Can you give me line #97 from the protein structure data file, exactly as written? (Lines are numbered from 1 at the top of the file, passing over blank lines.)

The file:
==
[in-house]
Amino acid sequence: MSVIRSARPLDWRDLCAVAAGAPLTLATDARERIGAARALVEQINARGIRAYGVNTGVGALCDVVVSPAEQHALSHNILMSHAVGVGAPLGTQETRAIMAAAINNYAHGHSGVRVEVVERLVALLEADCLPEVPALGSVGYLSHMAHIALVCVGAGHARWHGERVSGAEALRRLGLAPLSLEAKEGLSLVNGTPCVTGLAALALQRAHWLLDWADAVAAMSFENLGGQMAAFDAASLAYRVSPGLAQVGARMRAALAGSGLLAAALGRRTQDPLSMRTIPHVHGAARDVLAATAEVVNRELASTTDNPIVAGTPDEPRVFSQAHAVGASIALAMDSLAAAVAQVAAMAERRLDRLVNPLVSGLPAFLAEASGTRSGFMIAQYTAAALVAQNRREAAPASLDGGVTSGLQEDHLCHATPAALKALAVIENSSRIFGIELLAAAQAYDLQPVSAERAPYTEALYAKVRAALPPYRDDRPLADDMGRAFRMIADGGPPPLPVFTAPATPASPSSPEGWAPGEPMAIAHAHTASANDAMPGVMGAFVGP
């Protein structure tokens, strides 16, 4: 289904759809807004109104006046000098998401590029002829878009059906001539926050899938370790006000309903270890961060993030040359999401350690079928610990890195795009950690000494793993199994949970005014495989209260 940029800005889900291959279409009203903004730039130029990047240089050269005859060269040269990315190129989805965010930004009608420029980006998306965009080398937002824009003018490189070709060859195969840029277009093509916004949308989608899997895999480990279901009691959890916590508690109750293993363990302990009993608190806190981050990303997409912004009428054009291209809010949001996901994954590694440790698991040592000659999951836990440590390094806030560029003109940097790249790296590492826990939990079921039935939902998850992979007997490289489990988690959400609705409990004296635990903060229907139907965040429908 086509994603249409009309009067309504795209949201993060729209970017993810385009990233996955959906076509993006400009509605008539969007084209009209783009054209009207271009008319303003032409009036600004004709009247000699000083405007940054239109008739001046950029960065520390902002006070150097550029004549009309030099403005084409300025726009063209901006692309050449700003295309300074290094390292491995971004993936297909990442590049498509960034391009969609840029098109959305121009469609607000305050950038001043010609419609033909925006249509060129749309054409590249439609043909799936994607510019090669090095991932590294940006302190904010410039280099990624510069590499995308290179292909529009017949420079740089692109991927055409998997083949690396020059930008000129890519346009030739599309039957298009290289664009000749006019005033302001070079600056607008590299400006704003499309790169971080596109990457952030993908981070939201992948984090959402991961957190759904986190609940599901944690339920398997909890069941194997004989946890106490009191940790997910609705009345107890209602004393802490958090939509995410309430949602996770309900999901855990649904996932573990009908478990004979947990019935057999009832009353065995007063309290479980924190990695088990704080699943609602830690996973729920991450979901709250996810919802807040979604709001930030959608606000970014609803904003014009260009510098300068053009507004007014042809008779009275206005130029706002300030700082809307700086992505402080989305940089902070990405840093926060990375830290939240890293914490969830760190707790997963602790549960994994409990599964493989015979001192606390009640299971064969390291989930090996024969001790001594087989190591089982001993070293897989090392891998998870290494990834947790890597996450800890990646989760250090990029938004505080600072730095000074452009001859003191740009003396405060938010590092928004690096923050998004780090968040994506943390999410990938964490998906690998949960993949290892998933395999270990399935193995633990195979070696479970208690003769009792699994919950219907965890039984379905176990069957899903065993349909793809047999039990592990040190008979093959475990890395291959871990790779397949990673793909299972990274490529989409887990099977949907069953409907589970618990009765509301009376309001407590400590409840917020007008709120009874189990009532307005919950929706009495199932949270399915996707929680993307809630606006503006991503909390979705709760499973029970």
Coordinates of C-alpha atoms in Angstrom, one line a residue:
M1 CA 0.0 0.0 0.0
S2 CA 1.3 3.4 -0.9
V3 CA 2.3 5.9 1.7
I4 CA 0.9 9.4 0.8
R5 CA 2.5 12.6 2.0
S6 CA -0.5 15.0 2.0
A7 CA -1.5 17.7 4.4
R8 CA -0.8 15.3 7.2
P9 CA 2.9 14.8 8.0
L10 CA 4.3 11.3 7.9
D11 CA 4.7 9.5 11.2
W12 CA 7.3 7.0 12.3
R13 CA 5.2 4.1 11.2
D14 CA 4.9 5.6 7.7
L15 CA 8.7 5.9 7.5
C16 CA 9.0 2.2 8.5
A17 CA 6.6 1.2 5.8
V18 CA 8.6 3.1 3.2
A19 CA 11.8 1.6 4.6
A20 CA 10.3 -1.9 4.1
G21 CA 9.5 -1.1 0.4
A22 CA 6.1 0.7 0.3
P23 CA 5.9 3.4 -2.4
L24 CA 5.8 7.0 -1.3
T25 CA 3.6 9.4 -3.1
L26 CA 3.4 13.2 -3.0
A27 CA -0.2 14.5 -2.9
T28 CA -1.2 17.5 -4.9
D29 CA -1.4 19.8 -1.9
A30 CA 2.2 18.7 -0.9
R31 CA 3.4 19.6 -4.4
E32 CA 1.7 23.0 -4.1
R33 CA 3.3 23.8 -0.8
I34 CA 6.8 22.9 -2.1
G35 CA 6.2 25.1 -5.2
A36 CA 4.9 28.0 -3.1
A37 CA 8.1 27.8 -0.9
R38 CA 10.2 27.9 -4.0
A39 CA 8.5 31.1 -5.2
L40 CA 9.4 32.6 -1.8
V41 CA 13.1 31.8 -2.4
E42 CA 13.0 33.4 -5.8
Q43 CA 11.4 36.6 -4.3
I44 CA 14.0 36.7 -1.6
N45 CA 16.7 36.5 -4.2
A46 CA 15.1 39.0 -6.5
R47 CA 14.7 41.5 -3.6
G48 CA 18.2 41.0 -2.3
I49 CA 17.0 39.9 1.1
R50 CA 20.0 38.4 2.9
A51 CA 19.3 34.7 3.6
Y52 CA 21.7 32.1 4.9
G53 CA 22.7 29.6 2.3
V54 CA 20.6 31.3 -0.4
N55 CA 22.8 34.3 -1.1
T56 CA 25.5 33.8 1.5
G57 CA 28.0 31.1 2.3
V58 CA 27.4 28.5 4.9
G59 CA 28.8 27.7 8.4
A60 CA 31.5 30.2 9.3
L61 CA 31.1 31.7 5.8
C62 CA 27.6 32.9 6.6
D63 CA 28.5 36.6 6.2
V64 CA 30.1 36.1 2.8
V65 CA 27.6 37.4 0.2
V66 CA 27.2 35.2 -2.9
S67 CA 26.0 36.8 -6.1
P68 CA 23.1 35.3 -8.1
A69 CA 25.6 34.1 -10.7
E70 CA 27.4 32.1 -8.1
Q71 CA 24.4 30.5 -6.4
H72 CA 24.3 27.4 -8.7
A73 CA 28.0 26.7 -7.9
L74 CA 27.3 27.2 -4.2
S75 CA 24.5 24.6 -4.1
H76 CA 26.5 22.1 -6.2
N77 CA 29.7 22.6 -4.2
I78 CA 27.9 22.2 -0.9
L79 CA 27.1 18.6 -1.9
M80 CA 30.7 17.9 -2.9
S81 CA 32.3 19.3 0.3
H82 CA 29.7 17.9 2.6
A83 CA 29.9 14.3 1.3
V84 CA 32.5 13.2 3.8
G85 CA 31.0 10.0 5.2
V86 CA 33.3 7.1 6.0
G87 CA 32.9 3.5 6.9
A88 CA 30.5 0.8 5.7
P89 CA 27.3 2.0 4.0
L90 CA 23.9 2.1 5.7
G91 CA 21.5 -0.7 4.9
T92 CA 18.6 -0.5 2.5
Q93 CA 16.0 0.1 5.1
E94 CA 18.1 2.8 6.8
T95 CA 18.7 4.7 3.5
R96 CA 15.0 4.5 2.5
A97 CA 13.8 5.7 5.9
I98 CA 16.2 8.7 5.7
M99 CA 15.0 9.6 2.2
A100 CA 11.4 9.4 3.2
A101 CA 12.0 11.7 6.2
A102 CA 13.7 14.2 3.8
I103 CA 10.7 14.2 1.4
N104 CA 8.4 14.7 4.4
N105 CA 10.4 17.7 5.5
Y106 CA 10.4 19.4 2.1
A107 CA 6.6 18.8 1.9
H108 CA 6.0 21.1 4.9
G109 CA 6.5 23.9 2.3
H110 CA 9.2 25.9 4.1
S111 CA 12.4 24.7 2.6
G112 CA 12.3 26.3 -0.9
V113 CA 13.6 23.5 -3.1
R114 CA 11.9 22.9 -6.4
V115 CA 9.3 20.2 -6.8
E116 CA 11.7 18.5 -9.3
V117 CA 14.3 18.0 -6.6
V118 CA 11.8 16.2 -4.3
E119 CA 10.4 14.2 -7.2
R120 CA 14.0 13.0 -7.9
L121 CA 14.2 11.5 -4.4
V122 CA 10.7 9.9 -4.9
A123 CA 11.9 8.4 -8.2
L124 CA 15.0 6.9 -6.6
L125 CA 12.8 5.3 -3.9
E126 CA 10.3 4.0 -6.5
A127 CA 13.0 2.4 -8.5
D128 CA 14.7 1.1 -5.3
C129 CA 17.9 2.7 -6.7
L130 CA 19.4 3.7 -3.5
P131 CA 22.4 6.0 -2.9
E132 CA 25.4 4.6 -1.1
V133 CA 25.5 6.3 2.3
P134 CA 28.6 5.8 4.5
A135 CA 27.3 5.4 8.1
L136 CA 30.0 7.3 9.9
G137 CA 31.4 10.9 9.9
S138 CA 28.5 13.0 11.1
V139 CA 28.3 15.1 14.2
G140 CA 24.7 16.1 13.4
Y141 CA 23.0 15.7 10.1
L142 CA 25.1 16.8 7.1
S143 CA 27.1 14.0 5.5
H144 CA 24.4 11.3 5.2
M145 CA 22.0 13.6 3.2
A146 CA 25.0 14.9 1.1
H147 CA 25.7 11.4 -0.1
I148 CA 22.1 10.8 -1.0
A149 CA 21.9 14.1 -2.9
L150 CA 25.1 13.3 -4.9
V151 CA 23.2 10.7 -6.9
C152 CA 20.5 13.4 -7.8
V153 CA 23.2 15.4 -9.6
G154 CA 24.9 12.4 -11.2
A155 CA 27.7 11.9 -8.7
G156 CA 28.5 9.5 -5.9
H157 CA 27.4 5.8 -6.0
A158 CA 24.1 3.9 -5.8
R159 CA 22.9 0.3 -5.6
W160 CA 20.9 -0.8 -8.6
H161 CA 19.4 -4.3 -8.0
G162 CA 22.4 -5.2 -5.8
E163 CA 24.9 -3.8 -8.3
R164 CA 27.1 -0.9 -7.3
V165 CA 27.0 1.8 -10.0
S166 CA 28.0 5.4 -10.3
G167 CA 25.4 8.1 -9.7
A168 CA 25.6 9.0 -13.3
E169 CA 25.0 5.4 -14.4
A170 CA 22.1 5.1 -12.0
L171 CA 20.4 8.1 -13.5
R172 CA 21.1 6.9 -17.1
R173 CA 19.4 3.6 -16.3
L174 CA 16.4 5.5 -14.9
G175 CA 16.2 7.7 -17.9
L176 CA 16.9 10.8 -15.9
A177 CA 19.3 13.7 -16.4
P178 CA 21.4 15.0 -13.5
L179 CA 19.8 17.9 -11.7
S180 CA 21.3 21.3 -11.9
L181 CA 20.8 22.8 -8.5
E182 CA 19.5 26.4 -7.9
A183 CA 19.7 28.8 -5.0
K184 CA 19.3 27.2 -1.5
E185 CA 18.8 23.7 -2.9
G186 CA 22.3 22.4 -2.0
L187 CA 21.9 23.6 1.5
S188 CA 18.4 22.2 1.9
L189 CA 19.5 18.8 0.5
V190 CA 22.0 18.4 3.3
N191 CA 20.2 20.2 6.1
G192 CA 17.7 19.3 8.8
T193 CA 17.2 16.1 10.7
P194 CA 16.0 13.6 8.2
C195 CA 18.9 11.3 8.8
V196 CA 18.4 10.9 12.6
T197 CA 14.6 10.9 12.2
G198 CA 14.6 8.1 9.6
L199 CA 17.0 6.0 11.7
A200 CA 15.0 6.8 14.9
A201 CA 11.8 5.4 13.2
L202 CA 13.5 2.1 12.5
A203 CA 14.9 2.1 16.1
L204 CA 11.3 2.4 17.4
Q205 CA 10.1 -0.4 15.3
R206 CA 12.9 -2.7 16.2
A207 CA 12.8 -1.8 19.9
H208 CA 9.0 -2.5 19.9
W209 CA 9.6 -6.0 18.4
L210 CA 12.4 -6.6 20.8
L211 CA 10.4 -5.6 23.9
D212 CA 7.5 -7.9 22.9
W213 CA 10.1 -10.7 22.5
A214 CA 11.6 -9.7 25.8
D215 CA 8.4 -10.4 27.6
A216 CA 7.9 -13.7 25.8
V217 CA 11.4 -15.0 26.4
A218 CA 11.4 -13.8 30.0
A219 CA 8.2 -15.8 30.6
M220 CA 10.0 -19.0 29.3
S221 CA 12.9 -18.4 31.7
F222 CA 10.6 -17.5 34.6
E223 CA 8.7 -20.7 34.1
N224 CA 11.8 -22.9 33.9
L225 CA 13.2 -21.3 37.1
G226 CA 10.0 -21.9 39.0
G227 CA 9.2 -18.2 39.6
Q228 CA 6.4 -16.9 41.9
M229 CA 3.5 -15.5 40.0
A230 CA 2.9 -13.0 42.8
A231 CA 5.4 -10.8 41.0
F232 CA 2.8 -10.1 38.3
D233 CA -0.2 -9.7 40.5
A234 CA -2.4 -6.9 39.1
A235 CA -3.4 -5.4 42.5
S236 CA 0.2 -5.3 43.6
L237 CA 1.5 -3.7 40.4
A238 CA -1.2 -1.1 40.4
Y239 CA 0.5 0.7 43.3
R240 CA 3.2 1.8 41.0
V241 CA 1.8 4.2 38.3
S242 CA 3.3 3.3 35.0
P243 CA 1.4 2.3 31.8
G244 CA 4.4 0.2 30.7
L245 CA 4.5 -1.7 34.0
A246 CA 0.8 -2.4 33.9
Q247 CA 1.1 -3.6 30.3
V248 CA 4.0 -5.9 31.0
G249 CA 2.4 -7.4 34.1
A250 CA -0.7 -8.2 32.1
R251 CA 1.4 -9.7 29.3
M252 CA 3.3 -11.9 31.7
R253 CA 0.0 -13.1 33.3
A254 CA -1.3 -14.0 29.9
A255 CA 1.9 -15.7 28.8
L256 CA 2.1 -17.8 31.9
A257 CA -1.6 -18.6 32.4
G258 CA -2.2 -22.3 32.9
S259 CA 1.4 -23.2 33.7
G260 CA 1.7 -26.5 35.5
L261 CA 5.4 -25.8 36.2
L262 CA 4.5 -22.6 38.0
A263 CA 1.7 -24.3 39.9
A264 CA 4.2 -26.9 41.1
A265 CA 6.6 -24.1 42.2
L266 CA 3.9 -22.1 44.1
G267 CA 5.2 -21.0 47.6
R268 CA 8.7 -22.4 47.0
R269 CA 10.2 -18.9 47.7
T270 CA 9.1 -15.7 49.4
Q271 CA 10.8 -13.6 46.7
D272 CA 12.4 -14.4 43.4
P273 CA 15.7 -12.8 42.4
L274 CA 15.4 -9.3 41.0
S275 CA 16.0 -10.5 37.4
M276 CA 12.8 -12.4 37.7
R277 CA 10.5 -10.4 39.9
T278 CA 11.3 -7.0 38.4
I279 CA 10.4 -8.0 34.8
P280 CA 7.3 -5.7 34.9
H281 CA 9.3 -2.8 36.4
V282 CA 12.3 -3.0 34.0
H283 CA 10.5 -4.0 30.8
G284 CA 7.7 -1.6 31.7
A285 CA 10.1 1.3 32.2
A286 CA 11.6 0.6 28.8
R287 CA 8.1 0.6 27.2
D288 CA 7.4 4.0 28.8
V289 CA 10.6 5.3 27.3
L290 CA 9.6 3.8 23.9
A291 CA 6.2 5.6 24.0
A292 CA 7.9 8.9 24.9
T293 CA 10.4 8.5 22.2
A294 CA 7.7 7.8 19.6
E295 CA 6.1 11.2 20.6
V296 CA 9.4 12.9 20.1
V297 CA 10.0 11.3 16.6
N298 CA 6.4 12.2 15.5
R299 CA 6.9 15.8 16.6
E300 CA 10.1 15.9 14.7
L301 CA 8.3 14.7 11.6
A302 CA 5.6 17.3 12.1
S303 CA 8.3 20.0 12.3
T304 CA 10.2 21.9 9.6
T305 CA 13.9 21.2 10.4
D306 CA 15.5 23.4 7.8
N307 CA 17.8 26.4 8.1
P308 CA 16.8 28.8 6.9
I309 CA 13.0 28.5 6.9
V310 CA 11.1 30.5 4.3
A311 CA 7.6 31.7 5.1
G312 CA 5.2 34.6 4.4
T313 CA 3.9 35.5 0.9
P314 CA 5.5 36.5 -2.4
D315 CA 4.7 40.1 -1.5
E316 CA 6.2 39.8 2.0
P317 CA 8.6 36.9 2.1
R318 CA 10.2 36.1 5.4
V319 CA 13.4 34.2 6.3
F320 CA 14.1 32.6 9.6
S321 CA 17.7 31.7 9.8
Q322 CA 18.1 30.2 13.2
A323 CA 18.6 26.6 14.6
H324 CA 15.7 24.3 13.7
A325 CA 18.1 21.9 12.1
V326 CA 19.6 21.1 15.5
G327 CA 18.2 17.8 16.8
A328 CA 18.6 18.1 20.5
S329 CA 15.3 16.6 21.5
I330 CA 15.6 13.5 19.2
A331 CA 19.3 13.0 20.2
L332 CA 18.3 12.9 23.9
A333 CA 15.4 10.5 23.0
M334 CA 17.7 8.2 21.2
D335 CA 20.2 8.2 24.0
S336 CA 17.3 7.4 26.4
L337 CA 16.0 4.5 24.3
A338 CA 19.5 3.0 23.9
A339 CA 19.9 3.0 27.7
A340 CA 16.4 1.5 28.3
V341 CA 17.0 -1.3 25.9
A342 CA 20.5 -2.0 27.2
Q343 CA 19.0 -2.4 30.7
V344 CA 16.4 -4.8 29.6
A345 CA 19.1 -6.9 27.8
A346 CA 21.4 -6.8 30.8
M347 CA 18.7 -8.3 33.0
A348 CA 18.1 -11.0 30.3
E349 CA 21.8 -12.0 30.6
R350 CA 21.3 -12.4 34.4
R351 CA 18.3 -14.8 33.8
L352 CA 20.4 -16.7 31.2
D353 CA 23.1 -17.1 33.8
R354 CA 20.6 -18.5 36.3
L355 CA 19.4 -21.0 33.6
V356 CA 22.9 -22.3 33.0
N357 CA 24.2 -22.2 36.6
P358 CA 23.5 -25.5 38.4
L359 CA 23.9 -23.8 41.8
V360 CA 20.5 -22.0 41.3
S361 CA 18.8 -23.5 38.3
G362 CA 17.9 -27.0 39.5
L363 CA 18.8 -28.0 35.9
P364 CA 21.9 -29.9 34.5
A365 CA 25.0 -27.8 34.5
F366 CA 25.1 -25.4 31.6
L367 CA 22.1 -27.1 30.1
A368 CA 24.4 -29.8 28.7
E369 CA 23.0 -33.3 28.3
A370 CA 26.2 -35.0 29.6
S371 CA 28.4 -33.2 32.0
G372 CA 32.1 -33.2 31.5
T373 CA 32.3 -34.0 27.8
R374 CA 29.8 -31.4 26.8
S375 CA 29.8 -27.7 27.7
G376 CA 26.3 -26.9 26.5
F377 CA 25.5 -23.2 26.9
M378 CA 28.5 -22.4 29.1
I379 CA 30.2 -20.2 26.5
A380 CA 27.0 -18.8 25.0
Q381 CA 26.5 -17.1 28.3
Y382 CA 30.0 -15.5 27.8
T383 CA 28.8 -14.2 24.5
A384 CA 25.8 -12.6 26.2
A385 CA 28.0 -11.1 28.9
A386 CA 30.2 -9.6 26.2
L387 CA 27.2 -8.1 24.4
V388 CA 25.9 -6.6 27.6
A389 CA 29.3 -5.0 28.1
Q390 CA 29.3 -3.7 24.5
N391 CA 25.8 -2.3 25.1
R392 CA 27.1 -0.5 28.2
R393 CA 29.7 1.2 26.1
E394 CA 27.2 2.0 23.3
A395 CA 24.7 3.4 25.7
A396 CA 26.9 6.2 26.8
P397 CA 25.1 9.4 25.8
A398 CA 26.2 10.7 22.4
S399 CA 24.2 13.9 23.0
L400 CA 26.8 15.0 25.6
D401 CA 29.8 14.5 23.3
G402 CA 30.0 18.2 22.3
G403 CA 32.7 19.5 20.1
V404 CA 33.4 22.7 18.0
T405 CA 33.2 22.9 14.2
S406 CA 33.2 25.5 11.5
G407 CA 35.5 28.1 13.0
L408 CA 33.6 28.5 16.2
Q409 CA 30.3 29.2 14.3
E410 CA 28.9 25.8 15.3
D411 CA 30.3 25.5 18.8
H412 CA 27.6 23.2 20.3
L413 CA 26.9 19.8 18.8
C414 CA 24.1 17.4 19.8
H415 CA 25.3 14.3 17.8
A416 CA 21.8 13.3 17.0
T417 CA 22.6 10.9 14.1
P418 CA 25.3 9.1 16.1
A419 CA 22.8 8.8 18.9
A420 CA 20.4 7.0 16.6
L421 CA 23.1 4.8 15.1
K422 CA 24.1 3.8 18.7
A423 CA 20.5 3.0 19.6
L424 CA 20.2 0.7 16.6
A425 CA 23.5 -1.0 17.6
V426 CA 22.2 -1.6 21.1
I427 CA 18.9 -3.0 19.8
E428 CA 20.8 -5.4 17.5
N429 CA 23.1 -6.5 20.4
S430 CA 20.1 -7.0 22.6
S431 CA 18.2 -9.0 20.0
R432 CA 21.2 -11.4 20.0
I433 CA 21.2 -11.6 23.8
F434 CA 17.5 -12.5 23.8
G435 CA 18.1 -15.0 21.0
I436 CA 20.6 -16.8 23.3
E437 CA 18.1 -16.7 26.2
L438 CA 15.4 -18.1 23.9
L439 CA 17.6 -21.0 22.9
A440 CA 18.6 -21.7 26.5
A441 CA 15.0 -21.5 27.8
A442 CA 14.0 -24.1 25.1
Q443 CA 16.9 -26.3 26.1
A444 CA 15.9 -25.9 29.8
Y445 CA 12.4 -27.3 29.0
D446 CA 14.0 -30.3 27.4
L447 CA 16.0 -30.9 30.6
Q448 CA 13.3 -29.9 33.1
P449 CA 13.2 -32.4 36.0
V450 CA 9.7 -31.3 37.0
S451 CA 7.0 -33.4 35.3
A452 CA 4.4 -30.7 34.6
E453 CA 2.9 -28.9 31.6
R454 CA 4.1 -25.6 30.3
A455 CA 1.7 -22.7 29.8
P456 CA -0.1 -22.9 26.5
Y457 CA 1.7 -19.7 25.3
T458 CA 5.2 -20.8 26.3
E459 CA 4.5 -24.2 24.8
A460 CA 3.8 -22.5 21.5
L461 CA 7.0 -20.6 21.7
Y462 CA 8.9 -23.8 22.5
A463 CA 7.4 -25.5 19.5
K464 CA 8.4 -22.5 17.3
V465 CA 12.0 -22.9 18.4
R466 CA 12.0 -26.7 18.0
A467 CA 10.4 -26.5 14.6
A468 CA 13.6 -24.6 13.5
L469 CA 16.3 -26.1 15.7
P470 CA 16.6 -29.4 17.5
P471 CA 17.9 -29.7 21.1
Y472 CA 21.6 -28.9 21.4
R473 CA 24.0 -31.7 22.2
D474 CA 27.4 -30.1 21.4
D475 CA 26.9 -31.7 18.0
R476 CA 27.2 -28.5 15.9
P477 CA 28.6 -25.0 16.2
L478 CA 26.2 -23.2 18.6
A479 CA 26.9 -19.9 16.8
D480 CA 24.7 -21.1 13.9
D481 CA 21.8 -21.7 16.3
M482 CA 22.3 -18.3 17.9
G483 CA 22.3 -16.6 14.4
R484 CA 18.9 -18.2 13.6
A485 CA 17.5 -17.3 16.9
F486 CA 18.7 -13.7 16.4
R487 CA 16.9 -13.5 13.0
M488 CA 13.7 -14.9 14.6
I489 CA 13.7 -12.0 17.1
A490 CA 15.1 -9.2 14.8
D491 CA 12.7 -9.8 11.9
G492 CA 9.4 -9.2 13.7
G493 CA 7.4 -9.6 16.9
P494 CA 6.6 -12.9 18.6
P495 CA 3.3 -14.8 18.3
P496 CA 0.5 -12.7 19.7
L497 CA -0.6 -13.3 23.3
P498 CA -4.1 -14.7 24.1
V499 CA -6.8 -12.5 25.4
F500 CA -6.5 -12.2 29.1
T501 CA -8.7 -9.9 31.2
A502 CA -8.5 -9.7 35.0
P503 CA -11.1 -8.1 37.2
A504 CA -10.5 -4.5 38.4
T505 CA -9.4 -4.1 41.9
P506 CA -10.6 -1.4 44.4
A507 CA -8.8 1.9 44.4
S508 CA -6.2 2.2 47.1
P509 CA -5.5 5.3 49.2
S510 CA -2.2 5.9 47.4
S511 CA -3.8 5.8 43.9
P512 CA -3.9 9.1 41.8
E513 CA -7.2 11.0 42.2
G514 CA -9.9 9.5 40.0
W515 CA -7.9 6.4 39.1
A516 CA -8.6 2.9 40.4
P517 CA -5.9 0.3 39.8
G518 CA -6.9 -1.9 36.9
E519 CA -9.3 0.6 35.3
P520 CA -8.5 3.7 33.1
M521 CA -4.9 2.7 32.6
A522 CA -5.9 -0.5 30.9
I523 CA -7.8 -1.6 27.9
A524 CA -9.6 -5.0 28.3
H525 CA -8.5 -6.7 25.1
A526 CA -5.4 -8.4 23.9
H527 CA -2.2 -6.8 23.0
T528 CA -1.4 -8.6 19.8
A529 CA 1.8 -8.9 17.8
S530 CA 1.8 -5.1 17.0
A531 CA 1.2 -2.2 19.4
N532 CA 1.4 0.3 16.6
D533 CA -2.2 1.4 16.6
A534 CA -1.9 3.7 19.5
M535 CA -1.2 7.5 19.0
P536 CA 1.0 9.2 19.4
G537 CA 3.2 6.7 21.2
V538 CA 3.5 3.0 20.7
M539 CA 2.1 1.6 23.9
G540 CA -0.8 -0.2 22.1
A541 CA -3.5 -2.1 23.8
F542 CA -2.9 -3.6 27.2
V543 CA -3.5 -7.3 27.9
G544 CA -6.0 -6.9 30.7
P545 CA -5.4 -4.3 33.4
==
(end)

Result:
Q93 CA 16.0 0.1 5.1